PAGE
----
Effect of Eurycoma longifolia (Tongkat Ali) on the prostate cancer cell line LNCaP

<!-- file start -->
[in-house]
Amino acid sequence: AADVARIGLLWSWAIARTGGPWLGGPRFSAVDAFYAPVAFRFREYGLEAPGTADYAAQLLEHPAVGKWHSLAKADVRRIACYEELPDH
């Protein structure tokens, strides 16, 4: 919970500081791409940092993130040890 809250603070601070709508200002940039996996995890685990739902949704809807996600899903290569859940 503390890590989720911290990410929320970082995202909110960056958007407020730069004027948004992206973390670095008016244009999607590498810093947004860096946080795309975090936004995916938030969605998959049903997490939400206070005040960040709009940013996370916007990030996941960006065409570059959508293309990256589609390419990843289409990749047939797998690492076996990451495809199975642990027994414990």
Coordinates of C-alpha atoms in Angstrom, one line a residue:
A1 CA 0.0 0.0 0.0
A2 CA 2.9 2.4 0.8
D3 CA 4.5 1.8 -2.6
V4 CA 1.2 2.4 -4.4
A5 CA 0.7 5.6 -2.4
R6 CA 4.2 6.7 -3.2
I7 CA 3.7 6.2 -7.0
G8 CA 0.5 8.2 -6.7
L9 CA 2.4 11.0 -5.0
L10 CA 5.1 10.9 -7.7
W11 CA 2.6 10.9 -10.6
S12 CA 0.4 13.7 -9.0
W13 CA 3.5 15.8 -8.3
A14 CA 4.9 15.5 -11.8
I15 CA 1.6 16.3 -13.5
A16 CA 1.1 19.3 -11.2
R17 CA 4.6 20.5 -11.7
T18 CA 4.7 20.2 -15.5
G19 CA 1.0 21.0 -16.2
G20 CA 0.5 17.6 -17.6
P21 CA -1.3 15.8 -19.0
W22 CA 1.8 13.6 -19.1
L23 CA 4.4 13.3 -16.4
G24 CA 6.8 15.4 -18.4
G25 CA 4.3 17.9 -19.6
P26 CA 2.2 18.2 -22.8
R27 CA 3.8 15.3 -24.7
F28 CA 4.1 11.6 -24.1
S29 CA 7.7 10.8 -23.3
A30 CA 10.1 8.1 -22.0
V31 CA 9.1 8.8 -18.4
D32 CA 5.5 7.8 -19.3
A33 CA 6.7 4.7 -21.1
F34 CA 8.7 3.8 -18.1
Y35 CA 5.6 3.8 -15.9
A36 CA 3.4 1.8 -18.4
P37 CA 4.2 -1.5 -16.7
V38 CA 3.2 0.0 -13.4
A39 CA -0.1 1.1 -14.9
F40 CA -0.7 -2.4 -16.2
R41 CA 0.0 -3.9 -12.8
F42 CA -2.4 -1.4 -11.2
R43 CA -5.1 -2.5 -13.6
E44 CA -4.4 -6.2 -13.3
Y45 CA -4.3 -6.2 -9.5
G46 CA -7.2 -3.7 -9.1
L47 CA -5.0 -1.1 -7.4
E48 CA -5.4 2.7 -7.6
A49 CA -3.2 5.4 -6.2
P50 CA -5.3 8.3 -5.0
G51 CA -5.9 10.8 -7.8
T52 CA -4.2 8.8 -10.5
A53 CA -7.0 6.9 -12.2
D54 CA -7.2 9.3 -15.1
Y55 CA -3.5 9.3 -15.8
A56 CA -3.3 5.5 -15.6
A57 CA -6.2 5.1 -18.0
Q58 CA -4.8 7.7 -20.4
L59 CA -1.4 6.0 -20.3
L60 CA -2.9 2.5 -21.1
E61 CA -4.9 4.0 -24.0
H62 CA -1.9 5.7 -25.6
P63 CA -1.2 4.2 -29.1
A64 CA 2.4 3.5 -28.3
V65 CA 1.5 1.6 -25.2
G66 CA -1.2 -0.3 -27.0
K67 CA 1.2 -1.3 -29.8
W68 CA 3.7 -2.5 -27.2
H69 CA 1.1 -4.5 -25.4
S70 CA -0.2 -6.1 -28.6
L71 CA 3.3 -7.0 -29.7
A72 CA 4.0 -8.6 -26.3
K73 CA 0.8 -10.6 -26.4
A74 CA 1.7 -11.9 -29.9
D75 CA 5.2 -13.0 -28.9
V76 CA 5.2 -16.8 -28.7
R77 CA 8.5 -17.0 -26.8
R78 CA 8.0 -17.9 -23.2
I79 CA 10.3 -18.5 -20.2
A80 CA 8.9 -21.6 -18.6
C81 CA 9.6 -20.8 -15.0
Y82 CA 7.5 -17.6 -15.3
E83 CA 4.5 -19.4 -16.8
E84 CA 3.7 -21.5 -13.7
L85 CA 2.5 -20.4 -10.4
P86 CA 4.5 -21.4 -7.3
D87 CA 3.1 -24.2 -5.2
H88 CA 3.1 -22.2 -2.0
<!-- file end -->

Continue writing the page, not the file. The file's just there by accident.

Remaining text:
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Eurycoma Longfolia Jack, also known as Tongkat Ali (TA) is a tropical plant belonging to the family of Simaroubaceae is widely distributed in South East Asian countries. The extracts of TA have been proven to have cytotoxicity, anti-proliferative and aphrodisiac properties. In vitro assays revealed cytotoxicity toward human breast cancer cell lines MCF-7, KB, CaOV-3, RD, DU-145and HepG2 human liver cancer cells and appear promising as a new chemotherapeutic agent against human cervical carcinoma (HeLa) cells. Although, there are extensive studies reported on its cytotoxicity benefits there are none pertaining to LNCaP human prostate cell line. Therefore, this study aimed at testing the effects of TA on LNCaP cells and prostate specific antigen (PSA) production. Materials and Methods This study investigated the effect of different concentrations of TA (0.0025, 0.025, 2.5, 25 and 250 g/ml) TA on LNCaP human prostate cancer cell line for 24 and 96 hours. The following parameters were investigated: morphology, cell viability (MTT), testosterone modulation, Annexin V-CY3 binding (Apoptosis), DNA fragmentation (TUNEL), caspase 3/7 activity (apoptosis), and PSA production. Results When observing the morphological changes of LNCaP cells exposed to TA, a clear increase in detachment and cell death via apoptosis as the concentrations of TA increased. The viability decreased significantly in both 24 and 96 hour treatment of TA at higher dosages (25 and 250 g/ml). The significant inhibitory effects on testosterone stimulated cell proliferation were seen at TA concentrations as low as 0.0025 μg/ml TA. At higher concentrations of TA (25 and 250 μg/ml), for all testosterone dosages a decreasing trend in proliferation was found. vii Testosterone concentrations of 10 nM showed maximum stimulation of cell proliferation for TA dosages up to 2.5 μg/ml. All concentrations of TA showed significant increase in apoptosis of the cells as dosages increased. A higher amount of DNA damage found at the highest dosage (250 μg/ml) of TA. The relative caspase 3/7 activation showed significant (P=0.0043) activation at the highest concentration (250 μg/ml) of TA. Relative PSA production resulted only a 5% increase with no significant difference at all doses indicting that TA does not change the cell PSA production and the decline in PSA concentration is due to LNCaP cells dying as a result of this exposure to TA. Conclusion In summary, the major finding of this study is that Tongkat Ali inhibits the viability of prostate cancer cell lines (LNCaP) through caspase-mediated pathway, as well as increased the level of apoptotic such as DNA fragmentation. In addition, Tongkat Alin also inhibited PSA production. In LNCaP cells, testosterone with the addition of TA does not increase the growth of the cells. However, more in-vitro and in-vivo studies are needed to establish the exact constituents of the extracts and their mechanism of action. Thus, this study opens perspectives on the use of Tongkat Ali preparations in the treatment of aging male symptoms, prostate cancer prevention or as additional treatment to standard prostate cancer therapy.